The Reading Agency is an independent charity with a mission to inspire more people to read more. They believe that reading changes lives, and that everyone should have an equal chance to become a reader. They specialise in spreading reading by working with public libraries, and run some big national reading programmes and partnerships. For children and young people these include the huge Summer Reading Challenge (involving 690,000 children a year); Chatterbooks reading groups, – a teenage reading website, and a new publisher/library partnership scheme called Children’s Reading Partners.

Ros Bartlett is Assistant Head at The Earls High School, Halesowen, but as a volunteer, joined The Federation of Children’s Book Groups eleven years ago. Previously she acted as chair but in her current role she supports the work of 32 Children’s Book Groups all over the country, as well as encouraging new groups to be set up. All of Ros’s efforts have been concerned with encouraging young people’s enthusiasm for reading. She recognised that getting young people to read meant that you had to read to them, no matter the age, and it is this interaction which supports children on their reading journey. In 1998, with a small group of volunteers, Ros established the Dudley Children’s Book Group which aims to bring a whole community together, from children to grandparents, writers to librarians. Ros encapsulates the wonderful contribution that can be made by an individual and represents the work of thousands of other volunteers dedicated to the promotion of getting young people reading.


  1. A great post Candy, and a GREAT GREAT idea from Mr Fickling. It's really got me thinking, and thanks for posting this! (I'm a bit naughty not having attended the ceremony, being on the committee and all and so I'm extra grateful for you posting the video and promoting the award.)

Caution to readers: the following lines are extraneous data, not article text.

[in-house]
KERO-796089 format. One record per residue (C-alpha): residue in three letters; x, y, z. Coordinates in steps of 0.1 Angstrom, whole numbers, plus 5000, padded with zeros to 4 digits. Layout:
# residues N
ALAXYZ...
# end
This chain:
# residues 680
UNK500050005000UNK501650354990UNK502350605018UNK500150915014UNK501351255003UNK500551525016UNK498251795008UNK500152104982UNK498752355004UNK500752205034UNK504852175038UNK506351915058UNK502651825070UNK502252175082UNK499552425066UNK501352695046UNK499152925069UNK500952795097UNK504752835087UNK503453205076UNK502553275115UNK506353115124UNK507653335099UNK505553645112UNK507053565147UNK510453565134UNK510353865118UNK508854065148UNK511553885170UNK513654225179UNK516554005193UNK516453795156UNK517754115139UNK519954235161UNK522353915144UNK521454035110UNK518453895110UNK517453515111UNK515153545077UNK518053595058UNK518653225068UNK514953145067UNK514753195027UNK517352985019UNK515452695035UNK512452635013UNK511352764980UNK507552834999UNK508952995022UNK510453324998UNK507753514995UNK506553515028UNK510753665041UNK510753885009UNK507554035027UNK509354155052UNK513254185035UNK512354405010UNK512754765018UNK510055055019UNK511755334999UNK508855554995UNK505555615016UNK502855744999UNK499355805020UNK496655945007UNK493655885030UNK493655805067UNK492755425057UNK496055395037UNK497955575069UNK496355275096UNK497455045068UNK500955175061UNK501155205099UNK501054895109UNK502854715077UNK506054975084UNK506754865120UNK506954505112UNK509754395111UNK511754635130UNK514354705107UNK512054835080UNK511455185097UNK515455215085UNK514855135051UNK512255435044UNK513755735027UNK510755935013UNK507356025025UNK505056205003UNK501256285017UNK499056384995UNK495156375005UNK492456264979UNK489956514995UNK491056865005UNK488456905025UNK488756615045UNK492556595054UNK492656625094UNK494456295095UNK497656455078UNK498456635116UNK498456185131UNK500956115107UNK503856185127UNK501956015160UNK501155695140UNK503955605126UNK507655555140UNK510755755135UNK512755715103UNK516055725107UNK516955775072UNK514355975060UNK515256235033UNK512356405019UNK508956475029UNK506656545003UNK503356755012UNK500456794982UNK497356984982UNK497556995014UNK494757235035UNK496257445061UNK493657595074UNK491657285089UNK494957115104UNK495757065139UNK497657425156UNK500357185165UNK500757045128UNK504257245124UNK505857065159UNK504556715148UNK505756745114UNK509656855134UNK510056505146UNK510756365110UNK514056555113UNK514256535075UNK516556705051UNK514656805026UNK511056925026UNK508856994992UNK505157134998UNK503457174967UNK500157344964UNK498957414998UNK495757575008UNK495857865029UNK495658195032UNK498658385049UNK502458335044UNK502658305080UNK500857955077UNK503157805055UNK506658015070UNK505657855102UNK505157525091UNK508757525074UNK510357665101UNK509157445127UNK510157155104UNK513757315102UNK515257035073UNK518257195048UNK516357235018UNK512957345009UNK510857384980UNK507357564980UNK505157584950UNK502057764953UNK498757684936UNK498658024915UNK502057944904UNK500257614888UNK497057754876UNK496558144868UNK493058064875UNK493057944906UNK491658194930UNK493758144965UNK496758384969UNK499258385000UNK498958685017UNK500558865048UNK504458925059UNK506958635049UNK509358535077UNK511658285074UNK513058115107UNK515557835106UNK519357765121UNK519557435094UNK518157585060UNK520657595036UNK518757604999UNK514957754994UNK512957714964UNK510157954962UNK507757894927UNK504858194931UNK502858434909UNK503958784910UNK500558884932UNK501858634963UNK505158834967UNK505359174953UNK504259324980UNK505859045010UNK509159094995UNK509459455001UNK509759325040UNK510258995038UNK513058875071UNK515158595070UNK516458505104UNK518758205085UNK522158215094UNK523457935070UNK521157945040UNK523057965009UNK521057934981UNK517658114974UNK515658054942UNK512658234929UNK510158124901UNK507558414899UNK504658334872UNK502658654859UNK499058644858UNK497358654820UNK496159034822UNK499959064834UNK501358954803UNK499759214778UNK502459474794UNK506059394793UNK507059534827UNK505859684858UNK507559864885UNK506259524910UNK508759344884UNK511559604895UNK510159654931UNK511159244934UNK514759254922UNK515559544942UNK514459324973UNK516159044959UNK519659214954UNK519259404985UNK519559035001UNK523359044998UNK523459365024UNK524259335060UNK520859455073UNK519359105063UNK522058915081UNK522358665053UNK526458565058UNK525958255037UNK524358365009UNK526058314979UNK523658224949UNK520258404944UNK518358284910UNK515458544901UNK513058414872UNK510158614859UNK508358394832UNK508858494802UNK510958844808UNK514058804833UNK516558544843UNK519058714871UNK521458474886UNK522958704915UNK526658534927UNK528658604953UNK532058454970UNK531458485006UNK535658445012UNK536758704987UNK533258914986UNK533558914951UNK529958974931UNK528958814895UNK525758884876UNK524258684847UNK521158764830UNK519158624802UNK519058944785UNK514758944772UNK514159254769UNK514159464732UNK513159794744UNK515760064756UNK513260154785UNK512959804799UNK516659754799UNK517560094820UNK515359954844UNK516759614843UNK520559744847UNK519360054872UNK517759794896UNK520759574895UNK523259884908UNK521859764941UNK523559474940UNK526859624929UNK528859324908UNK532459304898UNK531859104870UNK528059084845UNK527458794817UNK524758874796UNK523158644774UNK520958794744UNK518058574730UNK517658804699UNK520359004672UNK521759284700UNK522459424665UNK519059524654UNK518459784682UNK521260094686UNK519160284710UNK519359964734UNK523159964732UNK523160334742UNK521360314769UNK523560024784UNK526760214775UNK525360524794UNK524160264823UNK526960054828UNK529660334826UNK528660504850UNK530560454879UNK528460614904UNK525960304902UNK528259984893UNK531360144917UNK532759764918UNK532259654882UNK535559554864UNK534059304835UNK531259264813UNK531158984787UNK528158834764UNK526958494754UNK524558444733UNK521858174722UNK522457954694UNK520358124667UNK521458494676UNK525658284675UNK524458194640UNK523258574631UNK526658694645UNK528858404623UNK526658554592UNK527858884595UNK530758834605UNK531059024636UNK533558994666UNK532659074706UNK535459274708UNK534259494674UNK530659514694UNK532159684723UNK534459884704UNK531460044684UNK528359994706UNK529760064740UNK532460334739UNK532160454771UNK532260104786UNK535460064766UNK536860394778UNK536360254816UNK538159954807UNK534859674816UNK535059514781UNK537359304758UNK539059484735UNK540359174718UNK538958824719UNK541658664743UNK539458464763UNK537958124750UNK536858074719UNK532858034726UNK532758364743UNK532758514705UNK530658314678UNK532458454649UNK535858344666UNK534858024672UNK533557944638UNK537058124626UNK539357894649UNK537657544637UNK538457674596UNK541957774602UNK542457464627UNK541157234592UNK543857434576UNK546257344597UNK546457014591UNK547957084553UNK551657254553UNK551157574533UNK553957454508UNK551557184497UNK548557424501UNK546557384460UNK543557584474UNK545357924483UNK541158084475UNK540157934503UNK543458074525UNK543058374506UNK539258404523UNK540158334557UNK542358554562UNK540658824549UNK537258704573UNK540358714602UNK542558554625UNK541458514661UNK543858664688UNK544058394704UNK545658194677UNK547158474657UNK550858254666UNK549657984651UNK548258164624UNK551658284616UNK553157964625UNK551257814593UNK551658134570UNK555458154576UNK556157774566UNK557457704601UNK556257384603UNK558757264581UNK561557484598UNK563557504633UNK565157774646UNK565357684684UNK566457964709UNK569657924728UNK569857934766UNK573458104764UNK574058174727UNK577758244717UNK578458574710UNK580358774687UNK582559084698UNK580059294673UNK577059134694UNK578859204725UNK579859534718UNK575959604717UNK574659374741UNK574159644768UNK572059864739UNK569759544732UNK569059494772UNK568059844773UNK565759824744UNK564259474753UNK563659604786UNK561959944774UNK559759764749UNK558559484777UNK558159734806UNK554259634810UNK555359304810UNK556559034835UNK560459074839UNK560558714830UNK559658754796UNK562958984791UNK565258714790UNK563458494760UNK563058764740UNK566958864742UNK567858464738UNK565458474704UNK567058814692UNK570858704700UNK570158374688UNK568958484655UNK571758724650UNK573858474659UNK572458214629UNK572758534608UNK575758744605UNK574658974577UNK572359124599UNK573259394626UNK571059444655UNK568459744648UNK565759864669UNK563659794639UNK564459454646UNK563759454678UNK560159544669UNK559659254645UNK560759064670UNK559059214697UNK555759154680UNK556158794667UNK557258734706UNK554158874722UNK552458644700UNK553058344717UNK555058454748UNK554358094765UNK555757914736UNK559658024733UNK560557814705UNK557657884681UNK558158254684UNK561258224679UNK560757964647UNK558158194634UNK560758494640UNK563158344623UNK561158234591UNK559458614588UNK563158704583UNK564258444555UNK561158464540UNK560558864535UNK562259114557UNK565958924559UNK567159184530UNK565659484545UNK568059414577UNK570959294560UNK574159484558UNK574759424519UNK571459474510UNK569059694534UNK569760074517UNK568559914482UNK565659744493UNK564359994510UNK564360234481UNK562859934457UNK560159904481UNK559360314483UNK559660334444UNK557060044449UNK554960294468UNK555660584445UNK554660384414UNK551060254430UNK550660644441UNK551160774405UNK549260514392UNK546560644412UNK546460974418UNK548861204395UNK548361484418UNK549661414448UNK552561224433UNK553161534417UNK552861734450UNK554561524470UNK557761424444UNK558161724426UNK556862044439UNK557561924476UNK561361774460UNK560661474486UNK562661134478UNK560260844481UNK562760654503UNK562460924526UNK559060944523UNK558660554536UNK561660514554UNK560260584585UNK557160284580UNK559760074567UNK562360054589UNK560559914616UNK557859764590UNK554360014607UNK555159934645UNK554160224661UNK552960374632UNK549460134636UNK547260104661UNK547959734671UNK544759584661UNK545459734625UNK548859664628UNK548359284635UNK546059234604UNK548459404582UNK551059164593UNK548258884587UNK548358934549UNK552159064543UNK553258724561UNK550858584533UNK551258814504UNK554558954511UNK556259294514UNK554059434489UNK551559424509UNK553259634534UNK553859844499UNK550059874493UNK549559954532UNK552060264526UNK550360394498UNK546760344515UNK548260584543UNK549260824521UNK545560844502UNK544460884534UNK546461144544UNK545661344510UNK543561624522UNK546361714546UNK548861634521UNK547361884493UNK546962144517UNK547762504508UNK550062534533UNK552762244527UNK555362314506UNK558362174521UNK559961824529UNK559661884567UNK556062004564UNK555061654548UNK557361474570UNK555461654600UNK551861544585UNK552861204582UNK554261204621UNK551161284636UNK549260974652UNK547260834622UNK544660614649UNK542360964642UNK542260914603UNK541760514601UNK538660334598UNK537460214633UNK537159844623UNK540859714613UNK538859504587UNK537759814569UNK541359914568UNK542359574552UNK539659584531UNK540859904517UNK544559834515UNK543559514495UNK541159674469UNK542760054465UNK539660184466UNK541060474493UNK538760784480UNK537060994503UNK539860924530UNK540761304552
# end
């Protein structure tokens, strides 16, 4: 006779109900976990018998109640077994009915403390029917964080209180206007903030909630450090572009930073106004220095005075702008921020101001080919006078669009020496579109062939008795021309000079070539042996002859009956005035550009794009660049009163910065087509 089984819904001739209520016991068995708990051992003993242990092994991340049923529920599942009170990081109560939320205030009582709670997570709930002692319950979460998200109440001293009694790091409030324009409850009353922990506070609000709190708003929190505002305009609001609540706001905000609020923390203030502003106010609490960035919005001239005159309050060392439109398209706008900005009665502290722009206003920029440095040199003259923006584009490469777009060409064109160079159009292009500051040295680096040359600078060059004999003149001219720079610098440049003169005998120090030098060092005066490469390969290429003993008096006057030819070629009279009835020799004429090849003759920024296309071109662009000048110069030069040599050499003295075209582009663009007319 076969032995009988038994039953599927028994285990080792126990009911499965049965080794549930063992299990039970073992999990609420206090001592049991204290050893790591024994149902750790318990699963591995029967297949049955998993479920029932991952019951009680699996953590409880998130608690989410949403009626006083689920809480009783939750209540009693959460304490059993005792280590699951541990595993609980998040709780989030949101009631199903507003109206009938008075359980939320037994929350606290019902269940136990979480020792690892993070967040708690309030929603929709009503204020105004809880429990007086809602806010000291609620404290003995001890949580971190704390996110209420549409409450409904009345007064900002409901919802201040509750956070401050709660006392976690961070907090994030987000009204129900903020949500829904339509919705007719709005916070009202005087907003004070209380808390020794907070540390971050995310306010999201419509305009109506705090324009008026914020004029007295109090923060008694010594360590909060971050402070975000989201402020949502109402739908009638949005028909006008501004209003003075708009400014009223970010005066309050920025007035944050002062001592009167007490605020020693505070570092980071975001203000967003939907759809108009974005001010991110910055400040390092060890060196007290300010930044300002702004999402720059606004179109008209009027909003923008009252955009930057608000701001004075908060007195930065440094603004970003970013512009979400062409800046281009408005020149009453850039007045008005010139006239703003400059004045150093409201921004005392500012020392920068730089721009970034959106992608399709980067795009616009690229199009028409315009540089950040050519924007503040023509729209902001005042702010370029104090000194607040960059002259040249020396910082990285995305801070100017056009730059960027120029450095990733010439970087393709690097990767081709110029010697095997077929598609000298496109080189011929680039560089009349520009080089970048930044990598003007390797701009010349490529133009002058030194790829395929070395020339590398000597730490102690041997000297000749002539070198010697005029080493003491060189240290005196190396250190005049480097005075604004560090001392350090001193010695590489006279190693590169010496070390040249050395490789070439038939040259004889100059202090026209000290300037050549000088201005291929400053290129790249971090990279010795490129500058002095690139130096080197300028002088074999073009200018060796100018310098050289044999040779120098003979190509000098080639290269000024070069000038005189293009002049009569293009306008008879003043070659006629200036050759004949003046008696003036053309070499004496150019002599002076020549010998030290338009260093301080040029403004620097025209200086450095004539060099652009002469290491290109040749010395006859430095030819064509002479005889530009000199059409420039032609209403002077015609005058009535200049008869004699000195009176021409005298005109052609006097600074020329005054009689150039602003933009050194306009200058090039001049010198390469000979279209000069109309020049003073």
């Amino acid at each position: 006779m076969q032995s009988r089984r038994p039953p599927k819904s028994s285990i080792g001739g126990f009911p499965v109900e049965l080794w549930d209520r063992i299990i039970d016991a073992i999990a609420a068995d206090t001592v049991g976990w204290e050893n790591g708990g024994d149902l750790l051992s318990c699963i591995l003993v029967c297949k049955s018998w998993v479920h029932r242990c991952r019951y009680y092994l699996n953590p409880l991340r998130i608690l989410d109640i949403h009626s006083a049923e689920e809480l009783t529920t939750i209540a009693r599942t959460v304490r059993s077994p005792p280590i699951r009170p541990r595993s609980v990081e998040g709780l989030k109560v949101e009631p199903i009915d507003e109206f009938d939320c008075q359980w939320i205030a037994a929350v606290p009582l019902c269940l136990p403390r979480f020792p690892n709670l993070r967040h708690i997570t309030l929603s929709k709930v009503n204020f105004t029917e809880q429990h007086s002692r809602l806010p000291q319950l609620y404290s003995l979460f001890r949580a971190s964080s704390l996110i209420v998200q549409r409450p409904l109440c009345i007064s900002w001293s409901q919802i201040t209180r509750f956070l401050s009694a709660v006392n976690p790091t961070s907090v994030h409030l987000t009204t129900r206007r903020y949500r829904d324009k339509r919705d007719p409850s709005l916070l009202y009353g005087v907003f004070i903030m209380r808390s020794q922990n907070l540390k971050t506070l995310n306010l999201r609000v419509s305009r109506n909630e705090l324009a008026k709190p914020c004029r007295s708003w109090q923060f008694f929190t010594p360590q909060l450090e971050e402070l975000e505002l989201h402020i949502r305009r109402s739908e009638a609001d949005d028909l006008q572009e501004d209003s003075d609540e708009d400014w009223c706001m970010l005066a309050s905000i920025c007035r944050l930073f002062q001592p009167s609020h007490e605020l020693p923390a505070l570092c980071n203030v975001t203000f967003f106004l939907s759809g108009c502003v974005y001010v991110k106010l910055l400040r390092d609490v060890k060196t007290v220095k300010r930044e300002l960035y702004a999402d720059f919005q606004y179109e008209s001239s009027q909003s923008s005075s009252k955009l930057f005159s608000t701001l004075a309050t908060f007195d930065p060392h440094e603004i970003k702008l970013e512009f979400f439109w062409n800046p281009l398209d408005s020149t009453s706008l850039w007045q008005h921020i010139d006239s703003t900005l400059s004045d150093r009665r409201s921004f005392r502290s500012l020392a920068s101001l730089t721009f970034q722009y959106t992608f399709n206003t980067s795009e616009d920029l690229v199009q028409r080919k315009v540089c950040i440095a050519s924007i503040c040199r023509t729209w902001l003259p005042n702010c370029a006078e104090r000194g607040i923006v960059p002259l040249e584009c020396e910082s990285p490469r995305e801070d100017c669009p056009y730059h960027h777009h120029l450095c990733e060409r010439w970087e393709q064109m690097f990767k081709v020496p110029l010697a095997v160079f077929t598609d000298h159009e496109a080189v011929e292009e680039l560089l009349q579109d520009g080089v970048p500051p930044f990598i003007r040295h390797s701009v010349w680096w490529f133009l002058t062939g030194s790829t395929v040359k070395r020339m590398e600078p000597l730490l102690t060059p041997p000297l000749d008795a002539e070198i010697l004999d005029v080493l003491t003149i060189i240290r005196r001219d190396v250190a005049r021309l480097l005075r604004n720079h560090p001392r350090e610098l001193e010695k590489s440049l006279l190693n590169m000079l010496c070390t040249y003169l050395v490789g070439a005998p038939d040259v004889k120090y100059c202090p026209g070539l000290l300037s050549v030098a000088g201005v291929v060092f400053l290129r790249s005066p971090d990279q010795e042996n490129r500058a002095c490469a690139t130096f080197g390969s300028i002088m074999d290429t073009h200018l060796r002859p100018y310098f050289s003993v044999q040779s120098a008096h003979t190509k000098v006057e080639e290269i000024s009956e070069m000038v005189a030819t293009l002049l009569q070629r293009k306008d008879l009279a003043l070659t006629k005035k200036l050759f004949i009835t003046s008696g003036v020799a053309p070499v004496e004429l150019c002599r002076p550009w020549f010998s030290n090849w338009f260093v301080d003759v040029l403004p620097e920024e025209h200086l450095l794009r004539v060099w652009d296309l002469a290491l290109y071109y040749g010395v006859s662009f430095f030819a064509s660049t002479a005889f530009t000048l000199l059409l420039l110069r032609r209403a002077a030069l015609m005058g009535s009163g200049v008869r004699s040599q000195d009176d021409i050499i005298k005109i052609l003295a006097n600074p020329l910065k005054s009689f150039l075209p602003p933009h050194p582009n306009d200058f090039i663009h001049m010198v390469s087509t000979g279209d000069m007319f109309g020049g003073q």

2. thanks, sara ... but oh! i realized that the first video i posted of david fickling's speech was the wrong one! have corrected it now. they really are both worth watching.

  3. Comments from Facebook feed:

    Kim: thanks Candy - really interesting.

    Sue: Excellent report, Candy and neat little camera you carry about - so discreet!

    Andrew: I'm embarassed that I've never heard of the award. Thanks for putting the spotlight on this.

    Candy Gourlay: thanks all ... sue - this was not the neat little flip camera i used for your video, it was my mobile phone! amazing what mobile phones can do now.

  4. Great to see David getting into his stride and it's an interesting idea - wonder if anything will come of it?

  5. What a brilliant idea to get the people who make the profits from best-sellers to contribute some of that money.

    I've worked in Adult Literacy for 30 years, and still so many young people are leaving school without ever having enjoyed reading a book.

  6. Great post - bringing into focus all that the Eleanor Farjeon Award stands for. And David's idea is a revolutionary one but it really needs one of the super best selling authors or corporations to take it to the next stage.